Driving skills under scrutiny as Derby and St Edmundsbury councils fit black-box monitors to bin lorries and other vehicles

Council bin men and other drivers could soon find themselves rated for how well they drive while working.

Two local authorities are to install black box-style technology in council vehicles to monitor whether employees are driving safely and economically.

Derby City Council and St Edmundsbury Borough Council have signed a deal Greenroad Technologies to fit the equipment to cars, refuse and highway maintenance vehicles. Initially pilot schemes will be run with a random selection of drivers, with a view to rolling out the technology across the councils’ entire fleet.

Each gadget will check if drivers brake too harshly, pull away too quickly, corner dangerously or drive too fast. The information will be used to give staff a rating for their driving ability, and flag up areas that need improvement.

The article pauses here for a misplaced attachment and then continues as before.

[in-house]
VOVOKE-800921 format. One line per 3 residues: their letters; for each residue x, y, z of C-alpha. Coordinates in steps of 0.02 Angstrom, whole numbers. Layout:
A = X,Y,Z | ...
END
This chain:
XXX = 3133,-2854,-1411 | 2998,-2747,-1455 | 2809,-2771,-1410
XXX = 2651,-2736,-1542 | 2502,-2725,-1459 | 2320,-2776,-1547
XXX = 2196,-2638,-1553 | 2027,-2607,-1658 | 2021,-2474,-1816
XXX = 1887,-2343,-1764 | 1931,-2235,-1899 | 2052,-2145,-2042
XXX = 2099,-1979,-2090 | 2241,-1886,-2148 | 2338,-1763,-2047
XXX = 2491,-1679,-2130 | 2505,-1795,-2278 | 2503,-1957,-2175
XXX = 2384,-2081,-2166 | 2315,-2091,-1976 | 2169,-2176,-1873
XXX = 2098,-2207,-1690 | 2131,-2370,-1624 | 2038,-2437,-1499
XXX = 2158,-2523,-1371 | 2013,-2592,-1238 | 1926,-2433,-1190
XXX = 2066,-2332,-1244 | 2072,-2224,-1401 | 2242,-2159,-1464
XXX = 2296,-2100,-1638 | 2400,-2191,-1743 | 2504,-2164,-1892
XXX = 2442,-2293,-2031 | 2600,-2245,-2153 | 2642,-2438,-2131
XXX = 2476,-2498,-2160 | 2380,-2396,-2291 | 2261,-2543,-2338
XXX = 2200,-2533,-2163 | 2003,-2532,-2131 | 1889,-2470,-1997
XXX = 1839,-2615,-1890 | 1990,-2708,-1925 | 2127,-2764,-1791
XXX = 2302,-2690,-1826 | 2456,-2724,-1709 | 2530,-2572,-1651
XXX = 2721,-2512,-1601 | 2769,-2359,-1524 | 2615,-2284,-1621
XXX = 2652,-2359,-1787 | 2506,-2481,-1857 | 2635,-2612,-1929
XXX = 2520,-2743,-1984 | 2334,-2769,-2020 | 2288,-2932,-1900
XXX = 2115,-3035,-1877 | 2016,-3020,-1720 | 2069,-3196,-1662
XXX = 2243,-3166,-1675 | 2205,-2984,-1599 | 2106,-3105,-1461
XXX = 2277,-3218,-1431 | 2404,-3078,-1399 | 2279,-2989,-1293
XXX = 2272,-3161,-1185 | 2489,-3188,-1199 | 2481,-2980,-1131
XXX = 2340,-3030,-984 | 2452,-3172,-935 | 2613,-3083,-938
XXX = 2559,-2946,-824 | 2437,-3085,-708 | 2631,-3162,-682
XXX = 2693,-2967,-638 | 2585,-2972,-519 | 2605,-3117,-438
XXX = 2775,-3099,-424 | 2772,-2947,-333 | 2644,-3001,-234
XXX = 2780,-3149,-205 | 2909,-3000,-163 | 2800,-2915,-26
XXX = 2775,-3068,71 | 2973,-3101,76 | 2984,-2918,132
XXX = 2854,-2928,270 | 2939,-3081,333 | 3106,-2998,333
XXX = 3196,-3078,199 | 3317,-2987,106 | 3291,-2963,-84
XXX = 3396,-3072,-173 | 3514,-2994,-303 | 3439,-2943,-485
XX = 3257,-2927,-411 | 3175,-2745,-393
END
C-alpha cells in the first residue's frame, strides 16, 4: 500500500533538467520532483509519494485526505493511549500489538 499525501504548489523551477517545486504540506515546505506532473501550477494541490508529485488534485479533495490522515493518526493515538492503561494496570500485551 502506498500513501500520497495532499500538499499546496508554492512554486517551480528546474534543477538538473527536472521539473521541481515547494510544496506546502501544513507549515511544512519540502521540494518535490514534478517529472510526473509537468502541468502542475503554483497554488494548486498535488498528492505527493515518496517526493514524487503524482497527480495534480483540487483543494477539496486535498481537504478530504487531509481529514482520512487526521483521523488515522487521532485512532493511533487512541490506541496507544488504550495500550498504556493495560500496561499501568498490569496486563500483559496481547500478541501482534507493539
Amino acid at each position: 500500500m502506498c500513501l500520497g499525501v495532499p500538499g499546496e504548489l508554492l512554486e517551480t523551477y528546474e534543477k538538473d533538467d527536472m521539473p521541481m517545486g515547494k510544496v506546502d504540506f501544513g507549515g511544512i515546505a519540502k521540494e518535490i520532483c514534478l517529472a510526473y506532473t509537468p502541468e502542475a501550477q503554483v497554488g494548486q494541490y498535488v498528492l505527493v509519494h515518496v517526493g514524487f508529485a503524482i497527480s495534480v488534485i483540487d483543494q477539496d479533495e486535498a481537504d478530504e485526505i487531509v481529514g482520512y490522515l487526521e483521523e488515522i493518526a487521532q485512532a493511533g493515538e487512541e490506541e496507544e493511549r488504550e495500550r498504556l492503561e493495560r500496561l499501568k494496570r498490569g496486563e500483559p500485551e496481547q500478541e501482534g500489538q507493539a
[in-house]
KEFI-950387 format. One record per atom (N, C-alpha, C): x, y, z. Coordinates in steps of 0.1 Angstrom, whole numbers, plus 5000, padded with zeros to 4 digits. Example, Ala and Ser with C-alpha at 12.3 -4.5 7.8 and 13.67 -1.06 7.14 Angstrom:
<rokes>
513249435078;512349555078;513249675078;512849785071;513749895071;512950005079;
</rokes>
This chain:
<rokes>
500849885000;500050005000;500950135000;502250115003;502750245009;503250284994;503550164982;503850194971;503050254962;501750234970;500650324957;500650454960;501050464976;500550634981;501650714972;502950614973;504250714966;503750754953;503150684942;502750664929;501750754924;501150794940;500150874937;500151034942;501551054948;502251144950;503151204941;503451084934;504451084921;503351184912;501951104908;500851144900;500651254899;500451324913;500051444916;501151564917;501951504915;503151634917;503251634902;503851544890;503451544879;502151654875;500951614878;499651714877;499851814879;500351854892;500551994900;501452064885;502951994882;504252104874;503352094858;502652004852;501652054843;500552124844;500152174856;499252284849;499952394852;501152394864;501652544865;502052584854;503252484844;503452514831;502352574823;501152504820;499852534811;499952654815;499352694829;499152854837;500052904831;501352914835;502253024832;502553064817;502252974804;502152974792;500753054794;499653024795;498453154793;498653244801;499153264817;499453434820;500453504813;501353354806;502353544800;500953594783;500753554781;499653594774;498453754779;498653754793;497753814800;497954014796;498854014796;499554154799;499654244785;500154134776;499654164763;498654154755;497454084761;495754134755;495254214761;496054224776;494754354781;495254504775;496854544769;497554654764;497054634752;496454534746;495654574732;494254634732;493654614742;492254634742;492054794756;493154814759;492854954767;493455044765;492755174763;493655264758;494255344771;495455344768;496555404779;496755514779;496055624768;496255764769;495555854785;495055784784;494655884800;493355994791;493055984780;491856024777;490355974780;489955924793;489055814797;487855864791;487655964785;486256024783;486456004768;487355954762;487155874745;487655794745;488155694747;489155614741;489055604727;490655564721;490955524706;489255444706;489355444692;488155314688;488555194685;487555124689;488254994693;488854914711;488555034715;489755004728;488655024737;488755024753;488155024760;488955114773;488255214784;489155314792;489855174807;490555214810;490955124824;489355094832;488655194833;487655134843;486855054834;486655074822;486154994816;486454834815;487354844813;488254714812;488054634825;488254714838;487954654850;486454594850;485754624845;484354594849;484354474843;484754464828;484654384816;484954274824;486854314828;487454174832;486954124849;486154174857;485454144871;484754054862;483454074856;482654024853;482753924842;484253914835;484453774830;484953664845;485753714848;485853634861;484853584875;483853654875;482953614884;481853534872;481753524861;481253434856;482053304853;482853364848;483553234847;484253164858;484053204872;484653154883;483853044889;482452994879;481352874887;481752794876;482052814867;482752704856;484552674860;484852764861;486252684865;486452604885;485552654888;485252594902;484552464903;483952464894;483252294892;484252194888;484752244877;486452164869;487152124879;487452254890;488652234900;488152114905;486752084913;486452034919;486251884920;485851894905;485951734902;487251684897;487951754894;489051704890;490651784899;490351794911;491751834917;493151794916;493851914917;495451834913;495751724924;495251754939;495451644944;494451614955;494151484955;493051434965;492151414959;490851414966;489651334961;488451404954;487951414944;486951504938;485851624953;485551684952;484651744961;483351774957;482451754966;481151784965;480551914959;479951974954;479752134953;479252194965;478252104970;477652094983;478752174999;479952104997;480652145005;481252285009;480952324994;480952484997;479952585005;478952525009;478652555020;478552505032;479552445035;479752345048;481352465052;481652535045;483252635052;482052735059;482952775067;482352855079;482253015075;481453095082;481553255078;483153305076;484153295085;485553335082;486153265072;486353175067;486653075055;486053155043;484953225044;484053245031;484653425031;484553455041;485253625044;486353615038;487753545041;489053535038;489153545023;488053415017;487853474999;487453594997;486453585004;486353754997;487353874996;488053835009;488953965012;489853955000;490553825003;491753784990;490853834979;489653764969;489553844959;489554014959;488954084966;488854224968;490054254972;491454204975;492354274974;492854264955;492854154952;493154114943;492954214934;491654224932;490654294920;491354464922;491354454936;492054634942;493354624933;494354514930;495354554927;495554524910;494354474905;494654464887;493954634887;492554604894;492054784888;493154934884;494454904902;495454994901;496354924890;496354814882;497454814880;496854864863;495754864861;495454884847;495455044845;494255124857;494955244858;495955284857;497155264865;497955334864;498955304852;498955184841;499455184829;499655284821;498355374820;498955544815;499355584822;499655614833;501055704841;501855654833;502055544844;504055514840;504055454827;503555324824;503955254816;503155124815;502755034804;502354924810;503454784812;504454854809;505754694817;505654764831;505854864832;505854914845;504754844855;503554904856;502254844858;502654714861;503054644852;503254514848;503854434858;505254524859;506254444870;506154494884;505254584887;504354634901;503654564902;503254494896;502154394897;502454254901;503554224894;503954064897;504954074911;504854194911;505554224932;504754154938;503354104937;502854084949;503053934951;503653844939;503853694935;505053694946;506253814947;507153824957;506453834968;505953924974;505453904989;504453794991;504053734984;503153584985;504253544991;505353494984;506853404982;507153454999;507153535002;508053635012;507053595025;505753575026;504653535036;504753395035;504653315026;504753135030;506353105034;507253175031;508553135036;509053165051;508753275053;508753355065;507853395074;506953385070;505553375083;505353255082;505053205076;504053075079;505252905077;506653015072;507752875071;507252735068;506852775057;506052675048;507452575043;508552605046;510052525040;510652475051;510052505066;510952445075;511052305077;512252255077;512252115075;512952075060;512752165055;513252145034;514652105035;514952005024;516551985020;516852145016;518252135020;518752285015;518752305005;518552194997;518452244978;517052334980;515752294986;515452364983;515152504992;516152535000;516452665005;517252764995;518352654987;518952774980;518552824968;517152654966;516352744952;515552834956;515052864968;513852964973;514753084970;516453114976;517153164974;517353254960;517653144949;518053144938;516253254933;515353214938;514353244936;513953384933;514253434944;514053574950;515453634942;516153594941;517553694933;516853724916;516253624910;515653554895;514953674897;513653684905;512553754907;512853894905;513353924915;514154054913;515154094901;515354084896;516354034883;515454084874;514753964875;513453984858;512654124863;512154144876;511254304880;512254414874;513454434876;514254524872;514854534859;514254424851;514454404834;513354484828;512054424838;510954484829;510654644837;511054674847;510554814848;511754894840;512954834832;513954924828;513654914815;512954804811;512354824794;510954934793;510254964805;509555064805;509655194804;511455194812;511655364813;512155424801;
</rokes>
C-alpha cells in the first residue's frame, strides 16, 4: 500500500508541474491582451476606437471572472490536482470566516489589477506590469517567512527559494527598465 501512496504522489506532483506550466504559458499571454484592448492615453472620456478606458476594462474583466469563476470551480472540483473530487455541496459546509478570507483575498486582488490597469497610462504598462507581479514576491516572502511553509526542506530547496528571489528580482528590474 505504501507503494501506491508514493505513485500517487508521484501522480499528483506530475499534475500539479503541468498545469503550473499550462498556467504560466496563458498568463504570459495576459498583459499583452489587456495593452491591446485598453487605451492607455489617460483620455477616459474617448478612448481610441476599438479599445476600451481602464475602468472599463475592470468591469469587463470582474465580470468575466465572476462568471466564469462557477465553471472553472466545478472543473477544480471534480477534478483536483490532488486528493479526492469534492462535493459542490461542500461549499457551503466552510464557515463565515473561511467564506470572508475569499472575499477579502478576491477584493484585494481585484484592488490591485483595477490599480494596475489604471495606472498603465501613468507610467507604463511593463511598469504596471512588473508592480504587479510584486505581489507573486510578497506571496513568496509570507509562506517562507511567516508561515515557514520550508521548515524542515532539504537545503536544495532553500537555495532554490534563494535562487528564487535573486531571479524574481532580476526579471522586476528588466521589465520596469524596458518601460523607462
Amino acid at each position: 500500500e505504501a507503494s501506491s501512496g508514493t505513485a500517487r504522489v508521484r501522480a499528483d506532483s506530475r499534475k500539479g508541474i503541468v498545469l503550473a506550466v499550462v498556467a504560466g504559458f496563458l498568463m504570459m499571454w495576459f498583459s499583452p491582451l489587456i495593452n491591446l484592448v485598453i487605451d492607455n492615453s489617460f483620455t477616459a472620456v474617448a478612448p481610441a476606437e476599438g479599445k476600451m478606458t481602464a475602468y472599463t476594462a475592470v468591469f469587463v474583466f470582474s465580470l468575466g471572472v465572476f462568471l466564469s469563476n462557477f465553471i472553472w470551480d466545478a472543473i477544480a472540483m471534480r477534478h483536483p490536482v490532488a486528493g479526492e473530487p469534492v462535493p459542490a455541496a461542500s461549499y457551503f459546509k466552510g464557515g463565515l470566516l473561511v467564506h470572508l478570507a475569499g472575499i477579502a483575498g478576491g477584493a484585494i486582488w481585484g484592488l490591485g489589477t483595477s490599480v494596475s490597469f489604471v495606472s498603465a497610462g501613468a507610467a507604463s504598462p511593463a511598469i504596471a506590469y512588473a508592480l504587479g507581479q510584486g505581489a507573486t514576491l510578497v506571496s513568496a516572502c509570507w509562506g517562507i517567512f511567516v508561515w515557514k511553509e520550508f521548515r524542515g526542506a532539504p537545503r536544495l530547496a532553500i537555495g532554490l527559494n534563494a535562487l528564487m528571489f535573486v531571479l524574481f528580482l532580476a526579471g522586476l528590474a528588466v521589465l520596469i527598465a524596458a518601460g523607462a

Derby City Council said it would then tailor training to resolve any problems the drivers have. It also wants to use the Safety Centre technology with employees who use their personal cars for business travel.

“We plan to offer council employees a reduction in their insurance premiums if they install it in their own cars,” said Aidan Ryrie, Derby’s road safety team leader.

“It’s not just the council who will benefit from its introduction. We are partnering with local employers to encourage them to use [the technology] and adopt a culture of road safety for the benefit of our entire community.”

However, the council denied the move was about monitoring staff as the technology does not reveal where staff are located.

Greenroad claimed that clients using the technology had reduced accidents by an average of 54% and lowered accident costs by an average of 65%.

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